“Following my 360-degree comprehensive evaluation that the board conducted over a seven-month period during the 2011-12 term, I have expressed a desire to have the board entertain discussions for a contract extension,” Dunn said. “The board has decided to wait until sometime later in that regard, so until the situation clarifies, I feel I need to at least keep myself open to other promising opportunities that may present themselves.”
But according to Curris, the comprehensive evaluation Dunn underwent is not meant to act as a tool for contract renewal. Rather, it simply gauges the president’s ability to act as chief executive officer and suggests areas of improvement. Curris, who serves as a higher education consultant outside of his board responsibilities, said it is likely the board will consider the president’s response to the evaluation in determining whether to extend his contract.
“What was reported in the evaluation as a general rule across the country and at Murray State is secondary to how the president addresses concerns that were identified,” he said.
Curris expected discussion of Dunn’s contract not to come up at board meetings until later in the spring semester – closer to a year from its expiration.
This is not the first time Dunn has been a finalist in a presidential search since he took the Murray State position in 2006. In 2010, he was named a finalist for the top job at the University of Tennessee at Knoxville after two rounds of cuts.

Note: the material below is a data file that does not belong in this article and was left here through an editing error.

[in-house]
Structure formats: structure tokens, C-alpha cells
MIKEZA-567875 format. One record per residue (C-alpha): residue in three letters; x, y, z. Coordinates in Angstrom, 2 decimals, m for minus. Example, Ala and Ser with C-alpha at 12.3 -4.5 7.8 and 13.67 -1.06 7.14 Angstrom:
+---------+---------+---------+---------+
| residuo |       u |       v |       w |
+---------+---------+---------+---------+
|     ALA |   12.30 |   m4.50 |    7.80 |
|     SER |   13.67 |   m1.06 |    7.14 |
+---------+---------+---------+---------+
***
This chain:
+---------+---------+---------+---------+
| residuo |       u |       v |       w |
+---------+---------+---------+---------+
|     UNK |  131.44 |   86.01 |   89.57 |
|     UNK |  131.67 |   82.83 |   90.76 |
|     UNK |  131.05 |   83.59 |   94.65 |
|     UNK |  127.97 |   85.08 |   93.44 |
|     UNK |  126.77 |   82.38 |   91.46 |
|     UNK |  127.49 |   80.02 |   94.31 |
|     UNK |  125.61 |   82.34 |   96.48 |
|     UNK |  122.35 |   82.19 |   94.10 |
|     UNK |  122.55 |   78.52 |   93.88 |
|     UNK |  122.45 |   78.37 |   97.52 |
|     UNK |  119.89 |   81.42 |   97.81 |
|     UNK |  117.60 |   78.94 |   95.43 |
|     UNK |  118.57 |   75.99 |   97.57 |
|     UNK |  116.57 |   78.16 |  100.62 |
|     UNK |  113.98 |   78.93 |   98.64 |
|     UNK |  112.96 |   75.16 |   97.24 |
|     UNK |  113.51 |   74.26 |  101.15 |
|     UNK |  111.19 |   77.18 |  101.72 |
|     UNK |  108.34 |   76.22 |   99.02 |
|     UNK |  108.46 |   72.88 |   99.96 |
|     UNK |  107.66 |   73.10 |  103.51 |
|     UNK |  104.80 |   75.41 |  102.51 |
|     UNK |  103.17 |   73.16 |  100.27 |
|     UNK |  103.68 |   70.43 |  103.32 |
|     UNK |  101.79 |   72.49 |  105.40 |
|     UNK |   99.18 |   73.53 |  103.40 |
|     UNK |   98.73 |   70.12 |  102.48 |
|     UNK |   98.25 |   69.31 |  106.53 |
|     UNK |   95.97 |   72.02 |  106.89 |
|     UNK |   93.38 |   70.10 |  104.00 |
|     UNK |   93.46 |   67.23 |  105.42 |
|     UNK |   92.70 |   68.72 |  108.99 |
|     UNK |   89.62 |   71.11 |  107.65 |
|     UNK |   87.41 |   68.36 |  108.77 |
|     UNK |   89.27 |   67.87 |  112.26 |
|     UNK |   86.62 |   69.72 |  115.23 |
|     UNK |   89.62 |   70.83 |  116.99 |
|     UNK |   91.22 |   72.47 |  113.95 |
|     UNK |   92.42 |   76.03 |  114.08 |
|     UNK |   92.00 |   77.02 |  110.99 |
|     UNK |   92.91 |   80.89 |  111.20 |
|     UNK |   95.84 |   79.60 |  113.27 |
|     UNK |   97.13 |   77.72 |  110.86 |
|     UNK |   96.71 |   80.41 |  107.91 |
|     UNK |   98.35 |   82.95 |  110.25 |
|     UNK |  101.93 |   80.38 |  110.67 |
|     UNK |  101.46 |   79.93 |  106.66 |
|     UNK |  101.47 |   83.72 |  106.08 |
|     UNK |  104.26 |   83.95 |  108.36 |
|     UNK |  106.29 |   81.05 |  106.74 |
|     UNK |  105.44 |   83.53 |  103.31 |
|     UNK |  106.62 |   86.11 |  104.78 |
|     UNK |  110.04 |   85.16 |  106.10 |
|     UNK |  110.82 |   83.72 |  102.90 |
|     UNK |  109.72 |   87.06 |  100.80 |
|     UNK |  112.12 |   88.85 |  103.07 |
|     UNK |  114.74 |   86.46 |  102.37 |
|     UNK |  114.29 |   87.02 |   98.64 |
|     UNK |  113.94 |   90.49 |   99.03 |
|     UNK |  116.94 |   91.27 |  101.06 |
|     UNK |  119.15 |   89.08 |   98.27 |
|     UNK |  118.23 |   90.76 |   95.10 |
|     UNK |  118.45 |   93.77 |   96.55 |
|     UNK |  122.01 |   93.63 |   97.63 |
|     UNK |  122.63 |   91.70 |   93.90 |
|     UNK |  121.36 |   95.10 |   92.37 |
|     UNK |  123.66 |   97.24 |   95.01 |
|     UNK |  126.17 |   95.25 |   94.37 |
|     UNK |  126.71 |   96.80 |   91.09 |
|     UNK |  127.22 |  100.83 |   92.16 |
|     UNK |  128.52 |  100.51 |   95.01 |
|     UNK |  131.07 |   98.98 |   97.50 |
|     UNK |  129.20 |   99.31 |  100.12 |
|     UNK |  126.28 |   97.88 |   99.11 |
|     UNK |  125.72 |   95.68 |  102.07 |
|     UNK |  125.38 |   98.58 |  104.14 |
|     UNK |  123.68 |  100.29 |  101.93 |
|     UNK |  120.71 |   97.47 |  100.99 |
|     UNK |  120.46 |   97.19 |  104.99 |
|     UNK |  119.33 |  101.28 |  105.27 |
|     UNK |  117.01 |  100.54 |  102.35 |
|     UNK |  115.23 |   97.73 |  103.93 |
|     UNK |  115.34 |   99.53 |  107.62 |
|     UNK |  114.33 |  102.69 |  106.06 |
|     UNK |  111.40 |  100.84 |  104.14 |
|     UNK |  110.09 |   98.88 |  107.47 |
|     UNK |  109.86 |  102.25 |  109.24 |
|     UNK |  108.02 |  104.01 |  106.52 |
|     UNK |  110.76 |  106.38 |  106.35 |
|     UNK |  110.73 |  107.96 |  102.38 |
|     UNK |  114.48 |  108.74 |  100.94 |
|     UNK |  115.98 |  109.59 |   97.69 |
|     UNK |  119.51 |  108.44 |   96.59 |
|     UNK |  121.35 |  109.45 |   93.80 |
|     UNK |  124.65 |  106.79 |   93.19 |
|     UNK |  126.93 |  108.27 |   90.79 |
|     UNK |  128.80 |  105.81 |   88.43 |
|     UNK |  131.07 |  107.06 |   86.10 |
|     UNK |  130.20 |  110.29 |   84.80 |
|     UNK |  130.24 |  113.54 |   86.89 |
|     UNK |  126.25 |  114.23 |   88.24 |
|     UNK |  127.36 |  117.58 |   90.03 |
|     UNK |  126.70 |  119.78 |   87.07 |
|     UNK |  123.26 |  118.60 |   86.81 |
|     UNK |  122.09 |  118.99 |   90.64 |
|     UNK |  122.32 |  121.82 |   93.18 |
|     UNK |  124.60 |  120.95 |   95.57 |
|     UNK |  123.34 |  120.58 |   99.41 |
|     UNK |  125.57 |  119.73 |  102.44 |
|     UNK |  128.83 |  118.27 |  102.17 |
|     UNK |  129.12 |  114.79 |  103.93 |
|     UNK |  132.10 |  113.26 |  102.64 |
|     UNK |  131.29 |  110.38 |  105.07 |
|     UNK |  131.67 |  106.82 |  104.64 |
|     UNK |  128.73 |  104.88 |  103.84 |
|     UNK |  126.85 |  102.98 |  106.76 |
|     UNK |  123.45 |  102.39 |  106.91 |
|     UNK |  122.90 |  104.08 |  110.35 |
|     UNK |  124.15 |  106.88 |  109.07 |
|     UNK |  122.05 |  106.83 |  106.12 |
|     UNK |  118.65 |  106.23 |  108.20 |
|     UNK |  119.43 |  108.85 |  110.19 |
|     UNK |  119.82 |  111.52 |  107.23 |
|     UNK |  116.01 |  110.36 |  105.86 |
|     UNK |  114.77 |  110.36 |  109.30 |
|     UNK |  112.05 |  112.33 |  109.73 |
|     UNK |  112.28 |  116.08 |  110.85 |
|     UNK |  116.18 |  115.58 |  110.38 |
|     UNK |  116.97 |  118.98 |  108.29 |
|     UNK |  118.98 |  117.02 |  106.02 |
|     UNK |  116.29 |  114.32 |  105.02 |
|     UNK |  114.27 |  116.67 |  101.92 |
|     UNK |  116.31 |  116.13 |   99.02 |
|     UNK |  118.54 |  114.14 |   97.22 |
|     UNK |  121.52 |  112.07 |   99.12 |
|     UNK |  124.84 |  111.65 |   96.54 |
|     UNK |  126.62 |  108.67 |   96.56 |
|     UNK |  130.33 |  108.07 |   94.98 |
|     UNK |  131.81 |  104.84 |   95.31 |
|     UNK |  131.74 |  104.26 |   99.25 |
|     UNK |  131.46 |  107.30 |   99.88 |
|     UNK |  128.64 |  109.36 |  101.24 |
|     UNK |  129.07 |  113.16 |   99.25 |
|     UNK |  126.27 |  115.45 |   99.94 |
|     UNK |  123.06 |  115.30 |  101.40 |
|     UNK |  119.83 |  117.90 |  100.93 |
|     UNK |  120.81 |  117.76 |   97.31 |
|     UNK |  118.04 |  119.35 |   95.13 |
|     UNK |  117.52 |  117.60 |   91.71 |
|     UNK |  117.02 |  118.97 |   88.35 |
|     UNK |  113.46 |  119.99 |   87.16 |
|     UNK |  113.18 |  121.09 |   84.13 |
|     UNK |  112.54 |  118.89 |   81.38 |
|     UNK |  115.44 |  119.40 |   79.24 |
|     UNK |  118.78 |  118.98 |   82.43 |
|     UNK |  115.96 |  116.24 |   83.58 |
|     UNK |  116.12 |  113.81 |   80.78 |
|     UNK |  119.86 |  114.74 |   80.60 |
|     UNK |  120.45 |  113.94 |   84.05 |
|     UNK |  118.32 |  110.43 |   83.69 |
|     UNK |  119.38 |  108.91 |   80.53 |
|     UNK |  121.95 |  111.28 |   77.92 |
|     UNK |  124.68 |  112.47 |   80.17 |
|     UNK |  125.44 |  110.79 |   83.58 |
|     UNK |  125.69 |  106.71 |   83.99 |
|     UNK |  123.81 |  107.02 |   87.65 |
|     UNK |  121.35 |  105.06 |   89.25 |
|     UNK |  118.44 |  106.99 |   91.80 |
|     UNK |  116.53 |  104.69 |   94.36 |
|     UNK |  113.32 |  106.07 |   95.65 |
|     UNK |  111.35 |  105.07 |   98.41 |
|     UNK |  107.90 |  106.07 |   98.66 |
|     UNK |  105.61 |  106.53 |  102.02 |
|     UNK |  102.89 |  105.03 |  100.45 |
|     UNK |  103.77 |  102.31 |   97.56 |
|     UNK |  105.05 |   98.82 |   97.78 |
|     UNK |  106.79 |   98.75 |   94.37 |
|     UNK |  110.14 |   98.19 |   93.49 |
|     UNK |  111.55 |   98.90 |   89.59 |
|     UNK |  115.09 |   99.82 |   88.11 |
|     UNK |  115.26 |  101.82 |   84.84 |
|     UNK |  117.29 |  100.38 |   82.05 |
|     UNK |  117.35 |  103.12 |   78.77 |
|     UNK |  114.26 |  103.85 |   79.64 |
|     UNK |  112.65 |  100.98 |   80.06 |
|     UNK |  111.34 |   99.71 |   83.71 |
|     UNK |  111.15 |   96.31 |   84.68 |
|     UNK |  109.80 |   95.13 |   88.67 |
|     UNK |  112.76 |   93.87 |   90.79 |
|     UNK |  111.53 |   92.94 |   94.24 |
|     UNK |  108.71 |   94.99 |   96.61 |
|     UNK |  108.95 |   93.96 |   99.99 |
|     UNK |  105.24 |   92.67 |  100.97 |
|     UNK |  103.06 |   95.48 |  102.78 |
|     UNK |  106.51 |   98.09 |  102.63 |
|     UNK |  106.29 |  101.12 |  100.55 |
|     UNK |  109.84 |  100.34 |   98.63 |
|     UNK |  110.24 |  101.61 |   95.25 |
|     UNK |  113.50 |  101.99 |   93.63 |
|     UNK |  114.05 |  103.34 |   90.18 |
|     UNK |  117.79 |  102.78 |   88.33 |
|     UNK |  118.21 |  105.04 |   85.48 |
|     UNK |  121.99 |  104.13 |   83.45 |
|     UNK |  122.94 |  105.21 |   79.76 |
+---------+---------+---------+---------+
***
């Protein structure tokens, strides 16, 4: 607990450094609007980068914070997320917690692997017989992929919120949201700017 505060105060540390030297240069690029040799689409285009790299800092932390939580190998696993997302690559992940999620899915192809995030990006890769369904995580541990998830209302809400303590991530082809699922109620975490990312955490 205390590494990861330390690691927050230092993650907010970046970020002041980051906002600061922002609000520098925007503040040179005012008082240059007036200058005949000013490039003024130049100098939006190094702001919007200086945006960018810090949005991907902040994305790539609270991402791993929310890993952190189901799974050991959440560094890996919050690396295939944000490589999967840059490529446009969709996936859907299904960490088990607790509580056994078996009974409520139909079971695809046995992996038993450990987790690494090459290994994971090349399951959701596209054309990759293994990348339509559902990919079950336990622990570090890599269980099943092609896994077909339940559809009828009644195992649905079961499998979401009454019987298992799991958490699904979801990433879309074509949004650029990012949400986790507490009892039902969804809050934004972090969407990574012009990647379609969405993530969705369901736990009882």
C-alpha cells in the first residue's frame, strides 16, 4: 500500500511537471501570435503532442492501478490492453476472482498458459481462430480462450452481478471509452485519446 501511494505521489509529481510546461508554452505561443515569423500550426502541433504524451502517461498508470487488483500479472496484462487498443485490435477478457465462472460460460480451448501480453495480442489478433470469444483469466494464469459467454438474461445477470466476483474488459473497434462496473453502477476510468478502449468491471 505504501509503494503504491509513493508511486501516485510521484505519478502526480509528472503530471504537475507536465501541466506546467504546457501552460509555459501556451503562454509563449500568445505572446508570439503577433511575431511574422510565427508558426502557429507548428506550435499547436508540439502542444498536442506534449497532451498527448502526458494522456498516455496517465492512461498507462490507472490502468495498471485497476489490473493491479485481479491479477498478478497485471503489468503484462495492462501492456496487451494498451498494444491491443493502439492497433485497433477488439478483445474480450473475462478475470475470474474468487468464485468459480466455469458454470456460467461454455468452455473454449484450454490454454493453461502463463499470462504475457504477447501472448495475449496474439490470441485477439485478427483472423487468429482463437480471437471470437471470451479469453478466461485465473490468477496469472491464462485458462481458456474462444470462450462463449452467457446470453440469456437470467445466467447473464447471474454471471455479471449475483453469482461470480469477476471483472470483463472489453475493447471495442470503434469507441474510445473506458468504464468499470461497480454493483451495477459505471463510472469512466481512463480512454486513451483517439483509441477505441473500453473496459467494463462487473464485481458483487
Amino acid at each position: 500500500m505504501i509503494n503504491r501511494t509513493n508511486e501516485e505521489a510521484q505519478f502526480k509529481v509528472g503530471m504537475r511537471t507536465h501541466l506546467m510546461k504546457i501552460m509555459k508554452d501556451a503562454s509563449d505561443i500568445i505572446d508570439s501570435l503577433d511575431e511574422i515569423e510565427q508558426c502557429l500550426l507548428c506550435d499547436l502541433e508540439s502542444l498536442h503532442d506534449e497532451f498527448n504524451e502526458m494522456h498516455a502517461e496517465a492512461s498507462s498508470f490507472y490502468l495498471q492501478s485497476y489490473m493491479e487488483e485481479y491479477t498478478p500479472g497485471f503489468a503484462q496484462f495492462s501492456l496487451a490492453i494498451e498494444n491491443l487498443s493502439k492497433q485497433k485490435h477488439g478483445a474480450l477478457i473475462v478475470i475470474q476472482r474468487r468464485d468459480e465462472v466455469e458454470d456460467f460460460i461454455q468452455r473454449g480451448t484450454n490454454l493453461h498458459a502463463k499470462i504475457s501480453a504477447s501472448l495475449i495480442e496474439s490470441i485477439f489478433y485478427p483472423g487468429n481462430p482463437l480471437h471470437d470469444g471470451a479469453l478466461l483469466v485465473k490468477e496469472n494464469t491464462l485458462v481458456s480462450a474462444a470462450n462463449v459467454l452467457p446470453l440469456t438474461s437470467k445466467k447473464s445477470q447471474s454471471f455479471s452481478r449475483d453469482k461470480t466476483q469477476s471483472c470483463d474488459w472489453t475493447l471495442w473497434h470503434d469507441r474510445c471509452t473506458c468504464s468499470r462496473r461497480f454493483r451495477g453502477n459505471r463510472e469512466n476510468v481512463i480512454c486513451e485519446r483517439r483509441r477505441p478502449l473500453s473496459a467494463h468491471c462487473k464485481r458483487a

Both Curris and Dunn have said it is not unusual for a president to seek positions elsewhere. When Dunn was named in the Missouri State race, he said he only wished to better his career opportunities, and still, the president holds that he will perform his duties as Murray State’s president until he no longer holds the position.
Curris himself, who has served as president at three universities, resigned from his posts to take advantage of better opportunities. Curris said the only time a presidential move like that becomes a problem is when the president in question fails to be candid with the board.
He declined to comment as to whether Dunn has been open to the University Board of Regents. As it is a matter of the presidential evaluation, he said, the information is not public.
Story by Austin Ramsey, Editor-in-Chief.